What literary techniques does Baldwin use in Notes of a Native Son?
One of the literary devices that Baldwin uses is situational irony, in which events turn out in the opposite way of what is expected. He starts the book with the death of his father in 1943, a few hours before his father's last child is born. In another example of situational irony, his father's funeral takes place on Baldwin's nineteenth birthday.
He later uses personification to describe this situation and writes, "Death, however, sat as purposefully at my father's bedside as life stirred within my mother's womb." In this excerpt, Baldwin writes of death as a human-like character who is juxtaposed with the force of life, which is about to cause his mother to give birth.
Baldwin also uses powerful metaphors. He refers to his having a "blind fever" and writes that "once this disease is contracted, one can never really be carefree again." He also writes that every African-American person has this "rage in his blood." In these examples, Baldwin compares the rage that African Americans feel about racism and their treatment by whites to a kind of fever or disease that is never cured.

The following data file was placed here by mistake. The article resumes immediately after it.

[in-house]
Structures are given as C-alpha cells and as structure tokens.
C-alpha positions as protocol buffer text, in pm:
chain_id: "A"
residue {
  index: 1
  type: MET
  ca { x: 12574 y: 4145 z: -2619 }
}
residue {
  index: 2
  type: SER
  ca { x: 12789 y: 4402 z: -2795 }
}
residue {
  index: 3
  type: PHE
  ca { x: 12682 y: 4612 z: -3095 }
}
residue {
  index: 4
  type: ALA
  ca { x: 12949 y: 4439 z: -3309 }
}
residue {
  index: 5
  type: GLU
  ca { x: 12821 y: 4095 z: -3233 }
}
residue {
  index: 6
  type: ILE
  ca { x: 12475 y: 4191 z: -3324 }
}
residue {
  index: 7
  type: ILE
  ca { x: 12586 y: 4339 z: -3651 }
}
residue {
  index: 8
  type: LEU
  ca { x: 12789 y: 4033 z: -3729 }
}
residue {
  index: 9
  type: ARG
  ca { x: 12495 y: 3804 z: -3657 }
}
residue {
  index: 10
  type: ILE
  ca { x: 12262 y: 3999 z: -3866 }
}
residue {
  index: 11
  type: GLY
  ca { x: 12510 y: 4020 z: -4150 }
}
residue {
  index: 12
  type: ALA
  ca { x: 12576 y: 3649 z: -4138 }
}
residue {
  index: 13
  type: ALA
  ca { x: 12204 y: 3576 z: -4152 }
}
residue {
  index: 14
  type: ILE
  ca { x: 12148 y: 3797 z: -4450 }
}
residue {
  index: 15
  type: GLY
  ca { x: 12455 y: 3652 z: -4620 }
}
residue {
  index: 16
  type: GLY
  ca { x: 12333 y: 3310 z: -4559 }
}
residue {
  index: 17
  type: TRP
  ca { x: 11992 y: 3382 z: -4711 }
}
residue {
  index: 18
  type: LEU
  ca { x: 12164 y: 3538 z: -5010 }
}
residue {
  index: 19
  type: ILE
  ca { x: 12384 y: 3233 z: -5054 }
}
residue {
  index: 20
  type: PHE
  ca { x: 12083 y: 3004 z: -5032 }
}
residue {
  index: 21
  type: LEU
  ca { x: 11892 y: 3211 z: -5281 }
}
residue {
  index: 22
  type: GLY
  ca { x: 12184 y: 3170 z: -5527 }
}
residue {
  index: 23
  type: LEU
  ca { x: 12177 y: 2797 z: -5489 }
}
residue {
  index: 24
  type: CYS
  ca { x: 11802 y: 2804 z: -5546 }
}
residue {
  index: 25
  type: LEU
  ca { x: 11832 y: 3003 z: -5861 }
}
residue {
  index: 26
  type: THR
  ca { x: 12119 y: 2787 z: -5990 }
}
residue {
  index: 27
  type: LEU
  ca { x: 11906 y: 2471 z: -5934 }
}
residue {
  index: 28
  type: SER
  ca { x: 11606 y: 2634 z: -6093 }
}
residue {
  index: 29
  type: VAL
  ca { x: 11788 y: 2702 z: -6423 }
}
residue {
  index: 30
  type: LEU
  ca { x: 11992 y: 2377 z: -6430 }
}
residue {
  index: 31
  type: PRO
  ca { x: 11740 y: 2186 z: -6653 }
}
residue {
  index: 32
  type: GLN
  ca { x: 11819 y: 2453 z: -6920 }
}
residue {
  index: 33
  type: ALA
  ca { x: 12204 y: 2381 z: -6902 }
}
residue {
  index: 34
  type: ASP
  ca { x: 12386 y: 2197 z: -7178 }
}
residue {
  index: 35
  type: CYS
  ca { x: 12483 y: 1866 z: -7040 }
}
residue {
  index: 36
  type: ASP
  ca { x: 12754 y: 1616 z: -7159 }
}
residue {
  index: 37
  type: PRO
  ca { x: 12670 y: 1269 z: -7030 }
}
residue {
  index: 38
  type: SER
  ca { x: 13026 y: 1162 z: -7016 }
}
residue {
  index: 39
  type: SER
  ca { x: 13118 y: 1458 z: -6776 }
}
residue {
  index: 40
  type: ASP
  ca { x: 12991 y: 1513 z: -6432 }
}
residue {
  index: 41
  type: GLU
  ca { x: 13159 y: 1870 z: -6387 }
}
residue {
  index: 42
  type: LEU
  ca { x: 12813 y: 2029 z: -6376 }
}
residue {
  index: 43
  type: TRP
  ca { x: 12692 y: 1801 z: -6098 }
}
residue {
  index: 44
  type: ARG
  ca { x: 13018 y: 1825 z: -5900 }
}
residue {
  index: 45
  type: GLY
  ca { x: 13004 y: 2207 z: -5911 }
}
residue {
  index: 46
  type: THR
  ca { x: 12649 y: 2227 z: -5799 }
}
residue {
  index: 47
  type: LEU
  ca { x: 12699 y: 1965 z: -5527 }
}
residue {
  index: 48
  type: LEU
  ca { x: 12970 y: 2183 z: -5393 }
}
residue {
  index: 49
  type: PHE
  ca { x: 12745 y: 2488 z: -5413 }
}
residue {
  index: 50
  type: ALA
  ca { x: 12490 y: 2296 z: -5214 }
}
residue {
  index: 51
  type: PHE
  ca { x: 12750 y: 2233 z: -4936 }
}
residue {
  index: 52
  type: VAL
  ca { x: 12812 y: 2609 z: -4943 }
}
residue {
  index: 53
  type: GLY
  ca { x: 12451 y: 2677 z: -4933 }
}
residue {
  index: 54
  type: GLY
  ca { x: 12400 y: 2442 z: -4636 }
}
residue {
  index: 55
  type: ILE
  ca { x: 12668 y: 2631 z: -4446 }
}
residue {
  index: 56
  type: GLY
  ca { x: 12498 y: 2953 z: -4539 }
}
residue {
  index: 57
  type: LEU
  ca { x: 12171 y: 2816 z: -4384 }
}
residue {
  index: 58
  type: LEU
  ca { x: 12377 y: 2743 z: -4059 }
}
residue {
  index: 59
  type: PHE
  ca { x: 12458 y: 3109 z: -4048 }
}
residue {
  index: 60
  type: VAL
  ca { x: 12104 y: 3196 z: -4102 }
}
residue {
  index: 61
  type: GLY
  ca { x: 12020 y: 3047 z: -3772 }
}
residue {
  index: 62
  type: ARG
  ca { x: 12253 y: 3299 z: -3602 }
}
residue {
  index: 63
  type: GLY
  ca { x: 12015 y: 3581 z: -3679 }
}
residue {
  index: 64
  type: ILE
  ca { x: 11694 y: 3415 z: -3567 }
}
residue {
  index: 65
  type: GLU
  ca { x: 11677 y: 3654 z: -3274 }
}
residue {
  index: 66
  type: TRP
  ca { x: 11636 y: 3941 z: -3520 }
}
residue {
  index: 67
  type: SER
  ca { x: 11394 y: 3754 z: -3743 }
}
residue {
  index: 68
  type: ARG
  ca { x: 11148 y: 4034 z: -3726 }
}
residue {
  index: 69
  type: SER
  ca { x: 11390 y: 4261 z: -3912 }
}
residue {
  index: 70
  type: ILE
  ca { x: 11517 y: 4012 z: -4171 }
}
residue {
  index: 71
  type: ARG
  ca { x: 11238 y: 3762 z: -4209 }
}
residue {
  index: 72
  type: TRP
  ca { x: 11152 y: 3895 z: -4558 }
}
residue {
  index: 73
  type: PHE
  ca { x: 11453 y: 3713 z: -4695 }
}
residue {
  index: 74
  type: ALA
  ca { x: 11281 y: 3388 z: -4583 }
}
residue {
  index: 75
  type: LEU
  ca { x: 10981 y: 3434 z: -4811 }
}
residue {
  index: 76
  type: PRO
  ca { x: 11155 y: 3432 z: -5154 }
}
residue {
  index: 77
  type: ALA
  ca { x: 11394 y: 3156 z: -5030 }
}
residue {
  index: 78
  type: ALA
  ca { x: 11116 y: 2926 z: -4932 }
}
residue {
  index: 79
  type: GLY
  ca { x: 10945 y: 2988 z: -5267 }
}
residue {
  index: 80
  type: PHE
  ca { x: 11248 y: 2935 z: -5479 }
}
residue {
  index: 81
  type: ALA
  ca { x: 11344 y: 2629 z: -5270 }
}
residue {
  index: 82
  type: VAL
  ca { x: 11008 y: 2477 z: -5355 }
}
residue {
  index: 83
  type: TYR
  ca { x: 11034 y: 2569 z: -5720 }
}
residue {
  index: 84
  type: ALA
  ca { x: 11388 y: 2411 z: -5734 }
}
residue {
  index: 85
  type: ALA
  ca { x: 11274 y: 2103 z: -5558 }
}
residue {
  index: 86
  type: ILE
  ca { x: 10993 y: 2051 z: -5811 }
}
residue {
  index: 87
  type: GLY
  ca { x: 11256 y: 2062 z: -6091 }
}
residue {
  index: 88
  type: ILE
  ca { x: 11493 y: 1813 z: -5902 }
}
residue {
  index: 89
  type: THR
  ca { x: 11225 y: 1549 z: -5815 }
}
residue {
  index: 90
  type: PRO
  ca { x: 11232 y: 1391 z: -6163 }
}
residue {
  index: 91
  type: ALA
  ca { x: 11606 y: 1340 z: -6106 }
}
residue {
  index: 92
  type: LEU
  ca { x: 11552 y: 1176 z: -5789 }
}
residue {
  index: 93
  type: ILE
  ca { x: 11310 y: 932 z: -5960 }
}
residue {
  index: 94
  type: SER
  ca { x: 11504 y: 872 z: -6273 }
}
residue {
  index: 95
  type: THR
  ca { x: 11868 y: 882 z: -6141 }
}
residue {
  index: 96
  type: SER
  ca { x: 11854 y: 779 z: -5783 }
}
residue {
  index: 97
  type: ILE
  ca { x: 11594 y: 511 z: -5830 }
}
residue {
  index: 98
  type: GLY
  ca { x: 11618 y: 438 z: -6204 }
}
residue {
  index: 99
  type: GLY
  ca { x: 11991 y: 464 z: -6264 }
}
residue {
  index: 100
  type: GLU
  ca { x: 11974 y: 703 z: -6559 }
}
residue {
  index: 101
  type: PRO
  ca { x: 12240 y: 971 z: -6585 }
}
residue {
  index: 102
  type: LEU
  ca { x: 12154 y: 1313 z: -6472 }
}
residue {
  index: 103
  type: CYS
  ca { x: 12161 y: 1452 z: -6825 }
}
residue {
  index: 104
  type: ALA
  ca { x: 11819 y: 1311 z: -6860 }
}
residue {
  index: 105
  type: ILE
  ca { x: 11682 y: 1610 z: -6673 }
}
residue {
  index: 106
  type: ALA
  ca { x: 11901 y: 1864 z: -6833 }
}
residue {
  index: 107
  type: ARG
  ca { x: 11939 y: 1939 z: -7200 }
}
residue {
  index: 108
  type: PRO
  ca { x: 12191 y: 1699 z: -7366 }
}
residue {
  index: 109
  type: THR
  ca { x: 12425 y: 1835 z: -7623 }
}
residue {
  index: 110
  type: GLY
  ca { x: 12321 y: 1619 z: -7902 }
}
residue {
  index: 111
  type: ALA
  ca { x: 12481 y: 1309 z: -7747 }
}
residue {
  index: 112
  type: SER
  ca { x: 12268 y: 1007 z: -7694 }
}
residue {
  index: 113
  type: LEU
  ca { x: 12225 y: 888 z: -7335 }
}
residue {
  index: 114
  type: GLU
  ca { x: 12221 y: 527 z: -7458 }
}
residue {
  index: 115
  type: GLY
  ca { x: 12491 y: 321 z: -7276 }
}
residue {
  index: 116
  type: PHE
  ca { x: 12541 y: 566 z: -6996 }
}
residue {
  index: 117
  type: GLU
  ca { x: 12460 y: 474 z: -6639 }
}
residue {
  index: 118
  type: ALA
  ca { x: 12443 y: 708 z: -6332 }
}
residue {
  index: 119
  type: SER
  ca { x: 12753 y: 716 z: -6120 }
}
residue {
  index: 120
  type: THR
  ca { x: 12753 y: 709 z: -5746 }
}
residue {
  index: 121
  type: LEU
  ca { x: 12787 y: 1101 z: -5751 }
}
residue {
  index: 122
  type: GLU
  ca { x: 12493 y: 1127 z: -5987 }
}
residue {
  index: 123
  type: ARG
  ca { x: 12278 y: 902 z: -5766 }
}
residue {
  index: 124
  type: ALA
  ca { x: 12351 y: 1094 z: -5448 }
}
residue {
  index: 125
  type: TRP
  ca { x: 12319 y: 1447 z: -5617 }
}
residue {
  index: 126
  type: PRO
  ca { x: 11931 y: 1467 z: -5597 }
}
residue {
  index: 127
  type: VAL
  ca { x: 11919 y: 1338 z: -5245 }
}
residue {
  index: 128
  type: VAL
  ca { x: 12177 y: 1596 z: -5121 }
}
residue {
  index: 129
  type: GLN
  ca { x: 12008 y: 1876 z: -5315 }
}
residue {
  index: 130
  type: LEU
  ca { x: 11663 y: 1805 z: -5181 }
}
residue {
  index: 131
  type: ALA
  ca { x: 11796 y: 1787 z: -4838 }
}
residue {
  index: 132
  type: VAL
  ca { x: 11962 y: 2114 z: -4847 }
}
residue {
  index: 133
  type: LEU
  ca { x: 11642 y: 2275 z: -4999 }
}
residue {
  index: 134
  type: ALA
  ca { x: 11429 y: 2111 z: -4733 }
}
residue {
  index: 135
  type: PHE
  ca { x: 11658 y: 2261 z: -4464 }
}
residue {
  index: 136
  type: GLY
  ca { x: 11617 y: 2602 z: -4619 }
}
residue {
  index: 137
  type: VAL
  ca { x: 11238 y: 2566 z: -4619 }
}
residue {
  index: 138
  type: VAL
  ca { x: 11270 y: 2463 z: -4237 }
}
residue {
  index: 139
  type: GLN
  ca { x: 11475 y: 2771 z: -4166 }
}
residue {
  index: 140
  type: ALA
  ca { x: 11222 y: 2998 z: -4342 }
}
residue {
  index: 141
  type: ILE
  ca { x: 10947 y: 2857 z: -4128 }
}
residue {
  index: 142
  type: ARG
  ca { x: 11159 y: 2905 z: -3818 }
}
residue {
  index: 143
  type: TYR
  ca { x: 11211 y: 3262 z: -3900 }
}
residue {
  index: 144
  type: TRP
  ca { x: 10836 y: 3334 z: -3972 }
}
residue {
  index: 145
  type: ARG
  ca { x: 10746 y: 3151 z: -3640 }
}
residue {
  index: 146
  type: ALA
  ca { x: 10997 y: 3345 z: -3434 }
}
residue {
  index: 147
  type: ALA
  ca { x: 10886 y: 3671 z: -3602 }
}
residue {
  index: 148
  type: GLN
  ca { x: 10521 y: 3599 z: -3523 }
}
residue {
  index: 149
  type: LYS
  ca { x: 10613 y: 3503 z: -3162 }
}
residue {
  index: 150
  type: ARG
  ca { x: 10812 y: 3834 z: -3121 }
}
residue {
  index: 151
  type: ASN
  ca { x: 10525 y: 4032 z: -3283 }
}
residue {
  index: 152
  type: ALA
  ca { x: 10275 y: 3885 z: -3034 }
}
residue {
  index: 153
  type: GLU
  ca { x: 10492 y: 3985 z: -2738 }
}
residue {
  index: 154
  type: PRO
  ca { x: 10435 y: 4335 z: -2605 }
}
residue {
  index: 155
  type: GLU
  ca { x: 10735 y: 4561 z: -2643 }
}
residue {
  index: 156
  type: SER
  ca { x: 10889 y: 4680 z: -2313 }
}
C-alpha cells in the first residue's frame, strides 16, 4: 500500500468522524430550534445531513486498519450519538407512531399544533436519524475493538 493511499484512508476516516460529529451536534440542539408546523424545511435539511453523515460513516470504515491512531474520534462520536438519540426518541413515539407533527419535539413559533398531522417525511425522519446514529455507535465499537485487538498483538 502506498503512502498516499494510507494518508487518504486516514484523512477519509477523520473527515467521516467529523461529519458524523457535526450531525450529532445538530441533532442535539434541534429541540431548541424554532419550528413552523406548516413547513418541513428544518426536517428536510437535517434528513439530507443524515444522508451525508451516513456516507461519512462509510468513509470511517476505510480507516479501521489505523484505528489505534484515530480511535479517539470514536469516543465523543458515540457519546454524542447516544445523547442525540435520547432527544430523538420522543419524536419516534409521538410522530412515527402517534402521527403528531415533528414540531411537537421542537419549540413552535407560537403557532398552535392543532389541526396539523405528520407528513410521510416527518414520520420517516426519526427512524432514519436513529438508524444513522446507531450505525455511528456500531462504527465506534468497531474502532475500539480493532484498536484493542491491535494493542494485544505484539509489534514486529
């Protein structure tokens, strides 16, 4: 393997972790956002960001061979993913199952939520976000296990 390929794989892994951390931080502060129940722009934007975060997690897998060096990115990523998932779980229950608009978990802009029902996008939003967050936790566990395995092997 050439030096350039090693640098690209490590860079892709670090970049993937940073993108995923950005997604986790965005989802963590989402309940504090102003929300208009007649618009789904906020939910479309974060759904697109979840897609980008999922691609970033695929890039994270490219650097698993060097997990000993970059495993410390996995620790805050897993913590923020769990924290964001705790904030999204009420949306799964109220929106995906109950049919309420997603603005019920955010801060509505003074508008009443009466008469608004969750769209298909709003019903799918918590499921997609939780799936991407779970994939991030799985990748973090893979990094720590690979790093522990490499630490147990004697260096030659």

The author also uses similes. For example, he writes of the rage in his head, "there was another me trapped in my skull like a jack-in-the-box who might escape my control at any moment and fill the air with screaming." In this simile, he compares his anger to a jack-in-the box that might explode at any moment.
Baldwin uses a variety of literary and rhetorical techniques in Notes of a Native Son. He uses direct address and shifting narrative points of view to name a couple. His use of imagery stands out in the essays, most notably in the last essay of the collection, "Stranger in the Village." Baldwin describes a trip that he made to Switzerland where he stayed in a small village. He paints a vivid picture of the village and the peculiarities that mark its character:
[While discussing the high number of people who visit the local hot spring) There is often something beautiful, there is always something awful, in the spectacle of a person who has lost one of his faculties, a faculty he never questioned until it was gone, and who struggles to recover it.
So, Baldwin not only details the images in the essay, he also reflects on what he has seen and experienced.